HMS Kent Returns to Active Duty

HMS Kent is the navy’s ‘high-readiness frigate’ cleared for action – and autumn deployment – after intensive training in the Channel.

The Portsmouth-based frigate – one of the escorts for the nation’s flagship HMS Queen Elizabeth on her maiden deployment to the Pacific Rim last year – has come through the most demanding assessment the Royal Navy can make of the ship and her 180 men and women.

Having undergone some maintenance following last year’s exertions, the frigate headed to Plymouth, home of Fleet Operational Sea Training which determines whether British – and many NATO – warships are capable of operating on the front line.

The training package has undergone some substantial changes in the past few years, with the emphasis increasingly on shorter, bespoke training packages and assessment depending on a ship’s mission such as submarine hunting, board-and-search patrols, task group duties.

But there’s still a place for the ‘full English’: a six week, full-on, intensive assessment which begins with the billy basics of seafaring… and ends with a ship ready to take on any task demanded of her.

Which is what the Portsmouth-based warship and her crew (‘The White Horses’ – after the steed on the ship’s badge) went through.

Week 1: the ship is assessed to see if she’s in the right material condition for the rigors of training, sensors are checked and aligned, and crew are tested on their ability to deal with fires, floods and breakdowns. Engineers fix any faults spotted by the FOST team and warfare specialists hit the simulators to hone individual and team skills ahead of facing real aircraft and submarines.

Week 2: the nuts and bolts of naval warfare: machinery breakdowns, air defense exercises, running out the towed array sonar, a helicopter crash on deck, a Thursday War and running aground.

Week 3: increased battle-damage – a fire in the engine room; weapons systems and sensors failures; a StingRay torpedo malfunctioning on board; a live weekend-long submarine hunt against a Dutch Walrus-class boat; missile hits, multiple fires, floods, a swarm attack from fast inshore craft; and an emergency breakaway while taking on fuel from a tanker.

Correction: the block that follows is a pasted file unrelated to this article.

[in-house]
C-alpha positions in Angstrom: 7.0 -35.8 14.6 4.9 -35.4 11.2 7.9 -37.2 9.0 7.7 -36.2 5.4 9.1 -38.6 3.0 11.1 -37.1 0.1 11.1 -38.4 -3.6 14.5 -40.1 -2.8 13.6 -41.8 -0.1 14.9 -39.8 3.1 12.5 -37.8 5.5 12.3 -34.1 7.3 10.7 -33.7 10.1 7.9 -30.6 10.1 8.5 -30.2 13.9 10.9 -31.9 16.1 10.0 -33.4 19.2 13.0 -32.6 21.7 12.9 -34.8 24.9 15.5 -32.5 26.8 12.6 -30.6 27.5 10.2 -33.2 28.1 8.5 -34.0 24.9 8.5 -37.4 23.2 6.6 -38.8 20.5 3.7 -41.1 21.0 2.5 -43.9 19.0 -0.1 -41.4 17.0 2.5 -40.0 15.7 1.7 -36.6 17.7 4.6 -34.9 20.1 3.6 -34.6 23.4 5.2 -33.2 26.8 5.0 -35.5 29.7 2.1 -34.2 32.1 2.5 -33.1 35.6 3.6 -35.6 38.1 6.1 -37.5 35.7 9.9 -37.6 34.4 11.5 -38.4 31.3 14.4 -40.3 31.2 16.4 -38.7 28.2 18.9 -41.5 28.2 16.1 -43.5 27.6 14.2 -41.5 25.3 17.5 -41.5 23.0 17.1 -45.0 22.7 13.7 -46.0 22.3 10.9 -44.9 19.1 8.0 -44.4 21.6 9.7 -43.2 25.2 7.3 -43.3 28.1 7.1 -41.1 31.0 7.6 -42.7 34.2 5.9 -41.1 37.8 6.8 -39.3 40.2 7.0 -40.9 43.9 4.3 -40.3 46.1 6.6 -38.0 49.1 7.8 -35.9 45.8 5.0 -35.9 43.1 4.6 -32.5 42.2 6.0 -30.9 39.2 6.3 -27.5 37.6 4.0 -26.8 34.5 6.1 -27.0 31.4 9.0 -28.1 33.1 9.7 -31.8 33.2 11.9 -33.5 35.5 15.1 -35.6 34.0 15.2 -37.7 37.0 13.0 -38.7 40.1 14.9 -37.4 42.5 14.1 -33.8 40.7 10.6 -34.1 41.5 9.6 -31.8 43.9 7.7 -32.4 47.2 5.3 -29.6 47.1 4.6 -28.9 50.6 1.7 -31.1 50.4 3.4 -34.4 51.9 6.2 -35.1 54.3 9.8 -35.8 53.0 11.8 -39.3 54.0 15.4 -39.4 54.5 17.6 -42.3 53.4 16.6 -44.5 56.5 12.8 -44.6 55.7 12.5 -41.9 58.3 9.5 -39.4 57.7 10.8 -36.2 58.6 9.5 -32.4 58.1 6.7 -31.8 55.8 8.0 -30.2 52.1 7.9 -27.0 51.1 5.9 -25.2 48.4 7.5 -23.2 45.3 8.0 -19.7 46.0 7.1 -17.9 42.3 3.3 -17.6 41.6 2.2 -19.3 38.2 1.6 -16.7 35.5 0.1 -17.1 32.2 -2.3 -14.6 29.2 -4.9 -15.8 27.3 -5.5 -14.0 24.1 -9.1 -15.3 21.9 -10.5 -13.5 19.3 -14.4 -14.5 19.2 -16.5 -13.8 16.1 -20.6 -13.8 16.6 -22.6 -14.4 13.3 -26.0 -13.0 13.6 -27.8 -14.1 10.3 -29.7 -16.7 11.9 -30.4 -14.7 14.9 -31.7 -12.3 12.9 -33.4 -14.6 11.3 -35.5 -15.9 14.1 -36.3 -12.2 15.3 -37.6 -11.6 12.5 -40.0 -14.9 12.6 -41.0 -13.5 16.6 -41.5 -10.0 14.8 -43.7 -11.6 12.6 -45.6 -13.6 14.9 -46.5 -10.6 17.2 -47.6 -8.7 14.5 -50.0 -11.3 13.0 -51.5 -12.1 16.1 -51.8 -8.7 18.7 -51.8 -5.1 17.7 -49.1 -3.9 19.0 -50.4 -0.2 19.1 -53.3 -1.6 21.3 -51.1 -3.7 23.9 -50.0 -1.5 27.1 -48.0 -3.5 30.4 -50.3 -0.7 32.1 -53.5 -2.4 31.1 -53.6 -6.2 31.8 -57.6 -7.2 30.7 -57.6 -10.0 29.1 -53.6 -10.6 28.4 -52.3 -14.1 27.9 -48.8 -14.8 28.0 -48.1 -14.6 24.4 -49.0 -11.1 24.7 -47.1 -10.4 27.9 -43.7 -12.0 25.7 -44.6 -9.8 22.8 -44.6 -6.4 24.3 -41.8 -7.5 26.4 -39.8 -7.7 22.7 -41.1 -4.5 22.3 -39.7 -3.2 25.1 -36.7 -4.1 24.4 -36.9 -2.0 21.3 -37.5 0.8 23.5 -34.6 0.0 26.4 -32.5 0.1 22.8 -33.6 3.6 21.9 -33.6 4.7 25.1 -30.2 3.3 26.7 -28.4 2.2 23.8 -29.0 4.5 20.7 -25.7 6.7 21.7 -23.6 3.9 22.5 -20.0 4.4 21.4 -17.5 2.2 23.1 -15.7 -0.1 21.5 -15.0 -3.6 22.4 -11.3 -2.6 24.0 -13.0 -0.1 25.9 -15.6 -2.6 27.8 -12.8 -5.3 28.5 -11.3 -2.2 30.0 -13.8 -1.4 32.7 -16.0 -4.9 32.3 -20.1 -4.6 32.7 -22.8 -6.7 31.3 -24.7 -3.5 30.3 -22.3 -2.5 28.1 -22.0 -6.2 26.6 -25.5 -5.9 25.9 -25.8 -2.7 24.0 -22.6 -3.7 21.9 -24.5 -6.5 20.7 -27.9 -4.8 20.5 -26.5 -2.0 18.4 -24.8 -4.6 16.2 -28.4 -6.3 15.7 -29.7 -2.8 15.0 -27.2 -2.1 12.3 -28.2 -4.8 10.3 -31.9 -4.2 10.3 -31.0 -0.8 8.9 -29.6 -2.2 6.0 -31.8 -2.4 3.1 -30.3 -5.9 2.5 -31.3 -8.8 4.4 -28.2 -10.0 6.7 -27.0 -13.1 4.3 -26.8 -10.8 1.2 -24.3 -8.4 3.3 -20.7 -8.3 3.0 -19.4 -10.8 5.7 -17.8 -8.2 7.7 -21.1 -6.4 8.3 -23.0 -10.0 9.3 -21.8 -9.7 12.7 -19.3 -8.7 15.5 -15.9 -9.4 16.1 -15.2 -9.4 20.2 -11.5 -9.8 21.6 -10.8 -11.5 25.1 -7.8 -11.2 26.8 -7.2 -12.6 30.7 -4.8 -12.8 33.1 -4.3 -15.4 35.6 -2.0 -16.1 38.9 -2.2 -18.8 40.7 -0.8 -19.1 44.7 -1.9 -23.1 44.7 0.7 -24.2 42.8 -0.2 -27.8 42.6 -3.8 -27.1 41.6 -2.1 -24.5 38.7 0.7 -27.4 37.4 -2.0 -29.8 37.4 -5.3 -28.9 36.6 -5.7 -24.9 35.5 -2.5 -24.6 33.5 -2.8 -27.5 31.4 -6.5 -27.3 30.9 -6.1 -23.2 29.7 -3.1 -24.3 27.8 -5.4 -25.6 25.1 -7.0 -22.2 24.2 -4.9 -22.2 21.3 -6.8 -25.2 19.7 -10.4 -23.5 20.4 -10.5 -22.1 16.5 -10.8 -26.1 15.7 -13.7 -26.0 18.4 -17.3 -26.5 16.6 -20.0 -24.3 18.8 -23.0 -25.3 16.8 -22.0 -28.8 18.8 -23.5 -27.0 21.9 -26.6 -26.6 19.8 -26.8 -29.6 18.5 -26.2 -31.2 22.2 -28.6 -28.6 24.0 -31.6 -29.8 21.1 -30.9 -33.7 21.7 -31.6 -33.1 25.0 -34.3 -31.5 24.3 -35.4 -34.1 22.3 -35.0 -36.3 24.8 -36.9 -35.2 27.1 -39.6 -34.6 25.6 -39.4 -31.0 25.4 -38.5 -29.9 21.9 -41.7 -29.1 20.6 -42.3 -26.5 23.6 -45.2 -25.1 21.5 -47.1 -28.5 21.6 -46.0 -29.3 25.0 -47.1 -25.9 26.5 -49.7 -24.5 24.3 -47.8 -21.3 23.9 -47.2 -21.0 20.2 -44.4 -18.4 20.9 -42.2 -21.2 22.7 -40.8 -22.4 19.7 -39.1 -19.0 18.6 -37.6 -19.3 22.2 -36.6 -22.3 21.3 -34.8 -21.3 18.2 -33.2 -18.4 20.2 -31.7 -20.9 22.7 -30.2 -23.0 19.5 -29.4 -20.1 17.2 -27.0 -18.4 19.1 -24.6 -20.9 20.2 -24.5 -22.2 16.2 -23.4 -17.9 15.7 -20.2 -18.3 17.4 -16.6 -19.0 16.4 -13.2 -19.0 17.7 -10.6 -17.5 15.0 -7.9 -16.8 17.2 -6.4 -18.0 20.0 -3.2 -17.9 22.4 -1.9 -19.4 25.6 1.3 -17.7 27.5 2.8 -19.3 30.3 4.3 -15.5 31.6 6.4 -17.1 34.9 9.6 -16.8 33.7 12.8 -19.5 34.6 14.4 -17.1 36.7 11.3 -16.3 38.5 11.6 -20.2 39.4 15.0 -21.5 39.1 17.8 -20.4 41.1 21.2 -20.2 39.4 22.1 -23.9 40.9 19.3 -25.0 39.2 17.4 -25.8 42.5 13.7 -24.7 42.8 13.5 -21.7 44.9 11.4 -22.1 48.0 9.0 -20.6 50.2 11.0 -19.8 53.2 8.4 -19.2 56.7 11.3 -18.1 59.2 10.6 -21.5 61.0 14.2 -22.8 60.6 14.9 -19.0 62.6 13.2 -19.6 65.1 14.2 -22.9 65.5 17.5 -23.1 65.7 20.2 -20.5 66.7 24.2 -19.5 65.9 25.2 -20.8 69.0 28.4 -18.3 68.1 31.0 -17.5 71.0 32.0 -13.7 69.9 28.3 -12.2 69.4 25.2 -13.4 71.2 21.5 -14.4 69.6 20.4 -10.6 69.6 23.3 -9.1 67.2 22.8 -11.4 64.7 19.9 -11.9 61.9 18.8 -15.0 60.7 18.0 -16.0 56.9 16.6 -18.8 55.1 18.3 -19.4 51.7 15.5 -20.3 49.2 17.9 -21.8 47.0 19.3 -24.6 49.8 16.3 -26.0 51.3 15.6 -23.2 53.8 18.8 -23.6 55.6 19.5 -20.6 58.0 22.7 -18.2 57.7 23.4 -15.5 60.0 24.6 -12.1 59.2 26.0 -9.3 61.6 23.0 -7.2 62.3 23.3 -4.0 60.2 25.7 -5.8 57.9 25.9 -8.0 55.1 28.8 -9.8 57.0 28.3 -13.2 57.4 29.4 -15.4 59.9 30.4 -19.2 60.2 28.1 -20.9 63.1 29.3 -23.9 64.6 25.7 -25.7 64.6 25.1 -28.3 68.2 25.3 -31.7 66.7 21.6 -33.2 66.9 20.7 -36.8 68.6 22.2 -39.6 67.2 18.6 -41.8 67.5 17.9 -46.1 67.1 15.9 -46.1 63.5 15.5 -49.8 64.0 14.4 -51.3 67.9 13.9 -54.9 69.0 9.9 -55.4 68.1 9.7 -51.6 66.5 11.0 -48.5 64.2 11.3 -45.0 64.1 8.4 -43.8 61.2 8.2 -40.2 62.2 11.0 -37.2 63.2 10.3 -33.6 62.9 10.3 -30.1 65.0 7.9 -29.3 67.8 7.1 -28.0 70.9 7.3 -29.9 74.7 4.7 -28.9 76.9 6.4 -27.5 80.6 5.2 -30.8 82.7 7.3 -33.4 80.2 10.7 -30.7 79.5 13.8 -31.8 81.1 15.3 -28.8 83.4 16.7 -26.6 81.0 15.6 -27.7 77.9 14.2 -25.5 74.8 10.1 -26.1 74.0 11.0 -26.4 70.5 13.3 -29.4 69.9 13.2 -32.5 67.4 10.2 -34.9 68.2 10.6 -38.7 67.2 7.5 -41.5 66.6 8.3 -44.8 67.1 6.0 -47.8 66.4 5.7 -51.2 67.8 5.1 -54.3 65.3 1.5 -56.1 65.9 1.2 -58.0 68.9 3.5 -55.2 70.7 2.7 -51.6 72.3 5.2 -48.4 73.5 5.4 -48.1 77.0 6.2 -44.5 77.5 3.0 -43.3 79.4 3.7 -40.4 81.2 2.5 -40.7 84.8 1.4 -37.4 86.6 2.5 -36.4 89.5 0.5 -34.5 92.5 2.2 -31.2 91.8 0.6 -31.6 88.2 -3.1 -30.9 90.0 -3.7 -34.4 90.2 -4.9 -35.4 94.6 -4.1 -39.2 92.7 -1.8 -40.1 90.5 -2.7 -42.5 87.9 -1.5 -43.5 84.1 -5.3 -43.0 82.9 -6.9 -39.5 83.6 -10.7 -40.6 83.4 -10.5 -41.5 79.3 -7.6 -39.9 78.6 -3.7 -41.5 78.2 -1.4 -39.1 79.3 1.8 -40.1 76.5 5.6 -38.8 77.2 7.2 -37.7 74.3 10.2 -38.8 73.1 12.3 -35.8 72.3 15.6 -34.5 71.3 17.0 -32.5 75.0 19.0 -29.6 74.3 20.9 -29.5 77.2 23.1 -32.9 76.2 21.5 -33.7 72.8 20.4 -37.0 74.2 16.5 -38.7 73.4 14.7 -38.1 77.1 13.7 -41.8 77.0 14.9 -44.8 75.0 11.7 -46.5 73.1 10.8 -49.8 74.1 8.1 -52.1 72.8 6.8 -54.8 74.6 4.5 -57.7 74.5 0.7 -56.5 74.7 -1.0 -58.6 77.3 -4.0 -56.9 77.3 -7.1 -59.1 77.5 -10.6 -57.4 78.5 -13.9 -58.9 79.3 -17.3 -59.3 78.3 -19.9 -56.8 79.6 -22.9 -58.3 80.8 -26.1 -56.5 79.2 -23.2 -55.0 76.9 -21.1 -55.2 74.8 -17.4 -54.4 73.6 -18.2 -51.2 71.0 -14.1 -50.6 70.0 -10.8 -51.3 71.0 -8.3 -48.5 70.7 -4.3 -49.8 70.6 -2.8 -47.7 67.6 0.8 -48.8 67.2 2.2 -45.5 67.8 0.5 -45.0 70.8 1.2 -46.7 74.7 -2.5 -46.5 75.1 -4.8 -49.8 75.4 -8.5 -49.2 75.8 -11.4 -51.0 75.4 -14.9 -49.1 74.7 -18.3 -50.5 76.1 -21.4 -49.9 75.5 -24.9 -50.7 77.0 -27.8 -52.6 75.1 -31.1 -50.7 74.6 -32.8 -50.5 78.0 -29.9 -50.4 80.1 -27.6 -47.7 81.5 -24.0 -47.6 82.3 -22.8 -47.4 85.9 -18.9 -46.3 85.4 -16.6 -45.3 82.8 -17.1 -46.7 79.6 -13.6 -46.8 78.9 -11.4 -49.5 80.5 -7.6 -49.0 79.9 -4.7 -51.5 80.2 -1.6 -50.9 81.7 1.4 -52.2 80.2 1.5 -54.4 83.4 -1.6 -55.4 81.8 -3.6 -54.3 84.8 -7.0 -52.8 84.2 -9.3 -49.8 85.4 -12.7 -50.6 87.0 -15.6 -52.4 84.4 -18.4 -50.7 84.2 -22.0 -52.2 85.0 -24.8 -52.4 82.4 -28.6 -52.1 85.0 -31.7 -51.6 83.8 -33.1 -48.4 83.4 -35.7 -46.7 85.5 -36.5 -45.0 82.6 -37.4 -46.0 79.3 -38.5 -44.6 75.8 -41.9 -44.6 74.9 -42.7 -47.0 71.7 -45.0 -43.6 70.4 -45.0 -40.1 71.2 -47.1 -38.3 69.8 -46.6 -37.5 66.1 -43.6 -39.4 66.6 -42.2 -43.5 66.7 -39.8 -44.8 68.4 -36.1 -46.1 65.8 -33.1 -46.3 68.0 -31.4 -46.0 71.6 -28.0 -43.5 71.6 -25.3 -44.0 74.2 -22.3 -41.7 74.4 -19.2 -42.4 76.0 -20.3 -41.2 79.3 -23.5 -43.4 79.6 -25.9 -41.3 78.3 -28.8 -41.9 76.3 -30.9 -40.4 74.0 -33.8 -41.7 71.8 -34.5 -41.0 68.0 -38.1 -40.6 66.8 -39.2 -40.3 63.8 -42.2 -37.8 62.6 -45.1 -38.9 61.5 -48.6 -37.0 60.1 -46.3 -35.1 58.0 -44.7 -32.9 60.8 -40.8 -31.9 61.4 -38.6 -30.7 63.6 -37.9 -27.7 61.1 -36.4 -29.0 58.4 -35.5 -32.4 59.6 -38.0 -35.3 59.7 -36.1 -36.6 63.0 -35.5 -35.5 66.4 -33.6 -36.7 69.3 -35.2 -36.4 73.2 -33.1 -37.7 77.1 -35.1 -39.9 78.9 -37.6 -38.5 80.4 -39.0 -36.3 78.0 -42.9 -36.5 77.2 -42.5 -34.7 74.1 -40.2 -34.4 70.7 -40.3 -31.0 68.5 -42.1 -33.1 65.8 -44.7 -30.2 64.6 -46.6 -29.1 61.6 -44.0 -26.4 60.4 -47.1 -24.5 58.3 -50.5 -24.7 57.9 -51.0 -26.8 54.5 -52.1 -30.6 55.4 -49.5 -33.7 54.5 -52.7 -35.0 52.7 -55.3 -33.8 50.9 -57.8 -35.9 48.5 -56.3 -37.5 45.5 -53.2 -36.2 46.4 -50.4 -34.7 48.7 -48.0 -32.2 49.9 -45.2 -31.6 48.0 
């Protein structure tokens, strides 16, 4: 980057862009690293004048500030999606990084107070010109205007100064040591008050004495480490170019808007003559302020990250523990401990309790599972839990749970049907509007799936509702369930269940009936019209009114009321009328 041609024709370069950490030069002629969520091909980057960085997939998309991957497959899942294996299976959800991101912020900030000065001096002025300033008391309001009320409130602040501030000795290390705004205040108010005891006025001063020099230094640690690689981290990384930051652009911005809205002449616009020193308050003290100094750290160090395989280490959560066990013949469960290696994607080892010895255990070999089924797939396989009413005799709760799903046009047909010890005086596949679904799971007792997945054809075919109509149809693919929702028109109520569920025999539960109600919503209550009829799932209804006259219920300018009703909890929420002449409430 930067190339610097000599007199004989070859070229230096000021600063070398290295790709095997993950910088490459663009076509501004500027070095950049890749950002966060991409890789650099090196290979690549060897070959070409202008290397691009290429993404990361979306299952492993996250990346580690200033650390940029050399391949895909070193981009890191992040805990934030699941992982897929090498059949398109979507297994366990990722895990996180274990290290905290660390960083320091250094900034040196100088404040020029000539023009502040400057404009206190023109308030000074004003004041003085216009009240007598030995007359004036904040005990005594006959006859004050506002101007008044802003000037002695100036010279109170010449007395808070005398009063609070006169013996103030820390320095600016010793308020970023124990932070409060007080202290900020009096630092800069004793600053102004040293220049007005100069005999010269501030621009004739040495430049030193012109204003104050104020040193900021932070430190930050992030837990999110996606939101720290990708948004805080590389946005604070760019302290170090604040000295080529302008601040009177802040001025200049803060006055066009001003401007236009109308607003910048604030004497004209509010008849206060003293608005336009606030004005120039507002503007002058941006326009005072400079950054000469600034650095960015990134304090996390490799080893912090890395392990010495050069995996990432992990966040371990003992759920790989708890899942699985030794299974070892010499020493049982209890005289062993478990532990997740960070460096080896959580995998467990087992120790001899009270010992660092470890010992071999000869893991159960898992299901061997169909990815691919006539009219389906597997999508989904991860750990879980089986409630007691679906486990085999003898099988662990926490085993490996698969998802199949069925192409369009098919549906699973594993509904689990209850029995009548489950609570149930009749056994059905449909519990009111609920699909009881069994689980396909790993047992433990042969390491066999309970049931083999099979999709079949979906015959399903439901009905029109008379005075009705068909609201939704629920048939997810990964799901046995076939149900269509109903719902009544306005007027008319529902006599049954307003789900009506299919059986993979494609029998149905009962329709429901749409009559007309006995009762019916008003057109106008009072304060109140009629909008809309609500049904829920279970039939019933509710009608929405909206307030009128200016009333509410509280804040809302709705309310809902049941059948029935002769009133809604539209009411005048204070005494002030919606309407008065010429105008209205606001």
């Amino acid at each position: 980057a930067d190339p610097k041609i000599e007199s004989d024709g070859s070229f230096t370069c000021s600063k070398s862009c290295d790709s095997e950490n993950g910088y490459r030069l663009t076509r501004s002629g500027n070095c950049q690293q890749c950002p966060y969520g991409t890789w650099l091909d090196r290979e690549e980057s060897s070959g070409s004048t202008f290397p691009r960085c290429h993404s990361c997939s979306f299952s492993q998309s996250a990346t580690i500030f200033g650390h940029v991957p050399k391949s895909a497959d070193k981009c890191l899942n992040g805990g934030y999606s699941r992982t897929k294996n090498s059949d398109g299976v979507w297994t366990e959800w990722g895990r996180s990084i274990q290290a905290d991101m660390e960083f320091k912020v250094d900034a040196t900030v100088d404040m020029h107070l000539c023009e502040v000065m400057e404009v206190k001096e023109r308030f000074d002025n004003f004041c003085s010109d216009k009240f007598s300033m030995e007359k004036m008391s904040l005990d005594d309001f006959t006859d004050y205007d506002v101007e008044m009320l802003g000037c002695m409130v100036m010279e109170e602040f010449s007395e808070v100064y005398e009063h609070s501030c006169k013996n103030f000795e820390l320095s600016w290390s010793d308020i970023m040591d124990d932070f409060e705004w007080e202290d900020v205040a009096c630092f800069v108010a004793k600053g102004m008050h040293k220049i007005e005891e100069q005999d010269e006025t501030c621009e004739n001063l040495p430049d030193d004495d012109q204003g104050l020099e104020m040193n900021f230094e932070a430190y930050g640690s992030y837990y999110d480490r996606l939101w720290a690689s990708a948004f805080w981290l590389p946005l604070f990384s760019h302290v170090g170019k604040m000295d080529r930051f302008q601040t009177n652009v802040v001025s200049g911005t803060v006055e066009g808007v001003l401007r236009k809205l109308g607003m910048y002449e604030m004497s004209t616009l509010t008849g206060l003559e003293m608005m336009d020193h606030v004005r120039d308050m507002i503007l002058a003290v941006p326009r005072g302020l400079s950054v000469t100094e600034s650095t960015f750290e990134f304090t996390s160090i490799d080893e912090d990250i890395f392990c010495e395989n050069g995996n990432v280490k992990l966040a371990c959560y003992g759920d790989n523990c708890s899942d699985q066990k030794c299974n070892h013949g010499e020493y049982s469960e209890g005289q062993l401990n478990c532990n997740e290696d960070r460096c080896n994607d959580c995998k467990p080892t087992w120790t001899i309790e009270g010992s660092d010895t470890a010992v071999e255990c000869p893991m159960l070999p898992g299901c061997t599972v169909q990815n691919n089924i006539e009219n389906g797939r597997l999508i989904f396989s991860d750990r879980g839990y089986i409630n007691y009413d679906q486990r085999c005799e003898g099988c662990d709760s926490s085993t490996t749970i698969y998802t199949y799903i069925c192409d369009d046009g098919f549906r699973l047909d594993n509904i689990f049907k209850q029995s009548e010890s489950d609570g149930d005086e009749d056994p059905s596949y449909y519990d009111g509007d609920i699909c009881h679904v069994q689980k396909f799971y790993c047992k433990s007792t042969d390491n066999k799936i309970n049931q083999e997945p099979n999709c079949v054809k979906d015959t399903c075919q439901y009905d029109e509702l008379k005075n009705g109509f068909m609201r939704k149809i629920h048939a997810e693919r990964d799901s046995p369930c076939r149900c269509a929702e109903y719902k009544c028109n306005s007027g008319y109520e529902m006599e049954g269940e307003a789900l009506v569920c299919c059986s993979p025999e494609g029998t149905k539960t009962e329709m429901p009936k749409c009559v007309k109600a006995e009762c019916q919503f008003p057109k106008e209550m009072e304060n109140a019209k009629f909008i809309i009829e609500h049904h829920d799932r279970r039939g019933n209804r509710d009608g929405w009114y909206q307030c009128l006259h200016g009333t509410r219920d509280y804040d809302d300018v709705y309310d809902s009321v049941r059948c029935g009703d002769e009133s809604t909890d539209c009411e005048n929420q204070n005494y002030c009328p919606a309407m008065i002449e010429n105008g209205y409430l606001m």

Week 4: holes in the bow after running into a container lost from a merchant ship, forcing the crew to abandon some compartments; night-time hunts for suspicious vessels; helicopter operations in the dark; radar failures during air raids; more missile hits; the ship’s protection force fending off a mob alongside; another Thursday war; a disaster-relief effort in the wake of ‘Storm Jude’, working in tandem with Kent Police, Fire and Rescue Services.

Week 5: a simulated grounding which demanded Kent was refloated and fully operational again; board-and-search operations involving suspect craft; intense air attacks and serious damage; a search and rescue mission; another, more intense, Thursday war; some gunnery funnery, from 30mm cannons engaging the killer tomato target to a shoot from the main 4.5in.

Week 6: the emphasis is on Tuesday (the most complex air defense exercise yet) and Thursday (final assessment, with crew tested on everything they’d learned since the beginning of June.

The ship passed the final serials with flying colors and after a debrief, ‘Pompey Revs’ – maximum speed for home – ordered with the ship returning to Portsmouth after a job well done and ready to undertake operations.

“I’m very proud of my ship’s company who have met the high standards set by FOST with enthusiasm and determination to do well throughout,” said Kent’s delighted Commanding Officer Commander Jez Brettell.

“Ultimately the excellent quality of training we have undertaken will best prepare us to deal with the real world challenges we may face in our upcoming deployments”.

His ship is now the Royal Navy’s high-readiness frigate, ready to deploy this autumn.

Related posts